National Geographic : 1954 May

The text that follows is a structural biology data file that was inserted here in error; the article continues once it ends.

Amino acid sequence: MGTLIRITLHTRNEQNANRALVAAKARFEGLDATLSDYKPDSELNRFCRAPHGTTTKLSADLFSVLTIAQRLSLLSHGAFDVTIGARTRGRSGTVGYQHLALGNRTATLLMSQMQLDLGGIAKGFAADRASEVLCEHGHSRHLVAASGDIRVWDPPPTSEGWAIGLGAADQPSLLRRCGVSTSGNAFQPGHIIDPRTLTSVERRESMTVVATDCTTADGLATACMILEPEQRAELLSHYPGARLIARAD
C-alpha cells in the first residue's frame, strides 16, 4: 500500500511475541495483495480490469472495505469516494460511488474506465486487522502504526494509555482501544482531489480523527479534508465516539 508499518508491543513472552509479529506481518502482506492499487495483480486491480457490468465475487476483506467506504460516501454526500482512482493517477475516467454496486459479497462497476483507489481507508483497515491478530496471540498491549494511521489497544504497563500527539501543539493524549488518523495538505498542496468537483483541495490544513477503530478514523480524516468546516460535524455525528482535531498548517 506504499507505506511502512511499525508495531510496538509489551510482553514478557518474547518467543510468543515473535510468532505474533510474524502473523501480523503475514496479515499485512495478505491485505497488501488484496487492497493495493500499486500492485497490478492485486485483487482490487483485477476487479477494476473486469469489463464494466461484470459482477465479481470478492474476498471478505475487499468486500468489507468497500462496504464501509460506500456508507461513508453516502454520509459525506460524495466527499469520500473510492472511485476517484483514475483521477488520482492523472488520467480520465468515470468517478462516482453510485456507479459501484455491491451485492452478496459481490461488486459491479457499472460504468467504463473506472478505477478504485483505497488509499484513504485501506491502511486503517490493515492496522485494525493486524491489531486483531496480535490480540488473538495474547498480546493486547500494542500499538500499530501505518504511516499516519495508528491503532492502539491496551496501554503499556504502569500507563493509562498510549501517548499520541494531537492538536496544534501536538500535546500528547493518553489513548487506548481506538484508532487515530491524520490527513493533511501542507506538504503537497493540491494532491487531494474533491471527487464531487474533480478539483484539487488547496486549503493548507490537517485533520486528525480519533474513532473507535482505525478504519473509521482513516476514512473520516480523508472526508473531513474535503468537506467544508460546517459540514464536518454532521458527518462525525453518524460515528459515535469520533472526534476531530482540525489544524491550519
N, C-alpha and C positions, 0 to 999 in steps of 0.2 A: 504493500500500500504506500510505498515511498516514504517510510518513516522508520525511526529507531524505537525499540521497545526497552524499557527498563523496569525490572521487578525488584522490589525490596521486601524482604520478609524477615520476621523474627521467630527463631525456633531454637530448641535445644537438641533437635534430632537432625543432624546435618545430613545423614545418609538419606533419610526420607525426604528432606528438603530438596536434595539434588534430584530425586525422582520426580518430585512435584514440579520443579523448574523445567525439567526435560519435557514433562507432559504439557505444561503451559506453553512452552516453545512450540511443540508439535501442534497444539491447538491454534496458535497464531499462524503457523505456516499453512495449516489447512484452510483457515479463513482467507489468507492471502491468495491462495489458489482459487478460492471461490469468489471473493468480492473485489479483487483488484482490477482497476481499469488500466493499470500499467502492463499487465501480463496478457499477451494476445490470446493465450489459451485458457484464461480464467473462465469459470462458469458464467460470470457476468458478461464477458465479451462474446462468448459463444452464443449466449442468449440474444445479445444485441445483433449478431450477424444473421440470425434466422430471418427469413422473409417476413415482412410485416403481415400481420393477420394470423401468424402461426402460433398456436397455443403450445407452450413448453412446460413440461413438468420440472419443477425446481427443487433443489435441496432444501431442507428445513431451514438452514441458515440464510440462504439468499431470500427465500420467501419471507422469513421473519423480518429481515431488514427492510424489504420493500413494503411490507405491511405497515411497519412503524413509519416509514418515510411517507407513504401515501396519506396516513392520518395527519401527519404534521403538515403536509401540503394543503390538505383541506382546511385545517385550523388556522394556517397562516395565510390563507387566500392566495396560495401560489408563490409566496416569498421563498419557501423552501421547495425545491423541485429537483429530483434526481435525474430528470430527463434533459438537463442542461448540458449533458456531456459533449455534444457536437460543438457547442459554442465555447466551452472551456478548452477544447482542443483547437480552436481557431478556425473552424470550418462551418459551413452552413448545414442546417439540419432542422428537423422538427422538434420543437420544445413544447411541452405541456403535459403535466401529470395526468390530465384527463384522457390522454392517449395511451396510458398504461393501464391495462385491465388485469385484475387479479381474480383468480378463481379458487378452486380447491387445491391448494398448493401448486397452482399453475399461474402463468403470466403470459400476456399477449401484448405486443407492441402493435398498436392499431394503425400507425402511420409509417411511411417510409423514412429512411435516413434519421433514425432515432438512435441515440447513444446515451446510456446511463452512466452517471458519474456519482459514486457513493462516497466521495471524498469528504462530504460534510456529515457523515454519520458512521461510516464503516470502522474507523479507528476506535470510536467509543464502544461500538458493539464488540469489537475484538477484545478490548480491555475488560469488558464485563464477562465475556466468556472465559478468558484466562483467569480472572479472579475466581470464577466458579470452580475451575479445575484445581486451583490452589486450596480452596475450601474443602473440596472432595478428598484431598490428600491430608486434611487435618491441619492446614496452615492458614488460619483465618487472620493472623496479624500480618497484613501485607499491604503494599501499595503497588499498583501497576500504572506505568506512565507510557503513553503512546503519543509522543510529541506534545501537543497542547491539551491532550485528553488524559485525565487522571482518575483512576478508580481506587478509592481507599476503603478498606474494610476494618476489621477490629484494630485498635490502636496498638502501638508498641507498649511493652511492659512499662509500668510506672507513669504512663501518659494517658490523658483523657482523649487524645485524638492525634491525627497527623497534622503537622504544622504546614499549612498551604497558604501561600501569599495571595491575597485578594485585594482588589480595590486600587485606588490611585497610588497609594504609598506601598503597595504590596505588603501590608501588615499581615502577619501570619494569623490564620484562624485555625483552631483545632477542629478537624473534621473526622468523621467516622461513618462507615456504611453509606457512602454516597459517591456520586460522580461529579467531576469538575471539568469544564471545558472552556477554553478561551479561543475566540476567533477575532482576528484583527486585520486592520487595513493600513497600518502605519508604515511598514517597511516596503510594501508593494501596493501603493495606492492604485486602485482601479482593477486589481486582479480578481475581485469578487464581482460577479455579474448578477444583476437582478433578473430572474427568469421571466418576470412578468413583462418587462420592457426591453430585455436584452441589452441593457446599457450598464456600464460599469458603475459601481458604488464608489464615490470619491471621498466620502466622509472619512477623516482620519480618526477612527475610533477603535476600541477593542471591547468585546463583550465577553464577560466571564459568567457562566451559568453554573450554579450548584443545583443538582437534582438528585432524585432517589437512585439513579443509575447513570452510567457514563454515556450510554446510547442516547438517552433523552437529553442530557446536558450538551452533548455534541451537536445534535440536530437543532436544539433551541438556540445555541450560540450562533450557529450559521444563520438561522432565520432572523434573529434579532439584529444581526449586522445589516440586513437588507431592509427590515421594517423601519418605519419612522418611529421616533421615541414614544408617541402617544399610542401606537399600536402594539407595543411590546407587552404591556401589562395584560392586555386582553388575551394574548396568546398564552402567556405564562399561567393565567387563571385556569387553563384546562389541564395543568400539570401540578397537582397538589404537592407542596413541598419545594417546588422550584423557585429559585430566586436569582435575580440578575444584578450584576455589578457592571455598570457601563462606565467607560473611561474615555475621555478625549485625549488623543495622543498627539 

dinner, had shown me the sacred Prabang, a 2-foot high golden image of the standing Buddha, which is the palladium of the kingdom. From this fig ure the town of Luang Prabang gets its name. Luang means "yellow." Statue Held Prisoner in Wars The statue has had many adventures. Cast perhaps in the 13th cen tury, it has several times been "captive" in earlier wars, mainly between the Laotian kingdoms and the Thai. Its facial features are softened from the par tial wearing away of the gold, caused, it is said, when the figure remained for some time submerged in a river. Before it was brought to its present place in the palace, it occupied a high gilded altar in the near by temple of Wat Mai. Another figure, cast in imitation of the sacred statue, now has been placed in the temple in front of a huge seated Buddha. There is also a temple in Luang Prabang and another in Vientiane 675 W. Robert Moore, National Geographic Staff A Car Intrigues Two Meo, Mountain Men of Laos Students of the Indochinese war suspect some Viet Minh raids are made to hijack opium grown by the Meo. Lowland Laotians laugh at the idea of anyone's stealing from these shrewd people. Meo ancestors came out of the north centuries ago. These men wear silver neck rings. called Wat Phra Keo. In them another famous statue of the Buddha, the Phra Keo, or Emerald Buddha (actually of jasper), once rested for a time on its many peregrinations throughout Thailand and Laos. Now the small seated image occupies prime position in the royal temple at Bangkok.* Laos often has been called the "Land of a Million Elephants," and its flag bears the figure of the triple-headed elephant of classi cal religious legend. But I saw not a single elephant. When I asked about the big palace beasts I previously had seen in Luang Pra bang, I was told that they were out in the forest. Kept hobbled, but allowed to roam and feed at will, they are brought into town only for New Year's ceremonies and special festivals. Leaving Luang Prabang, I flew back to Vientiane and then recrossed the Mekong into Thailand. At Muang Nakhon Phanom, where I arrived in time to hear mortars bang ing across the river during reoccupation of Thakhek, I found that the Thai had set up searchlight batteries along the river front in order to spot any night movement across the Mekong. I was surprised to discover that several thousand Vietnamese, or Yuan as the Thai refer to them, had crossed the Mekong to settle in the Thailand border country. Some 8,000 are located in the Muang Nakhon Phanom district and, with 5,000 or more in Mukdahan, * See "Scintillating Siam," by W. Robert Moore, NATIONAL GEOGRAPHIC MAGAZINE, February, 1947.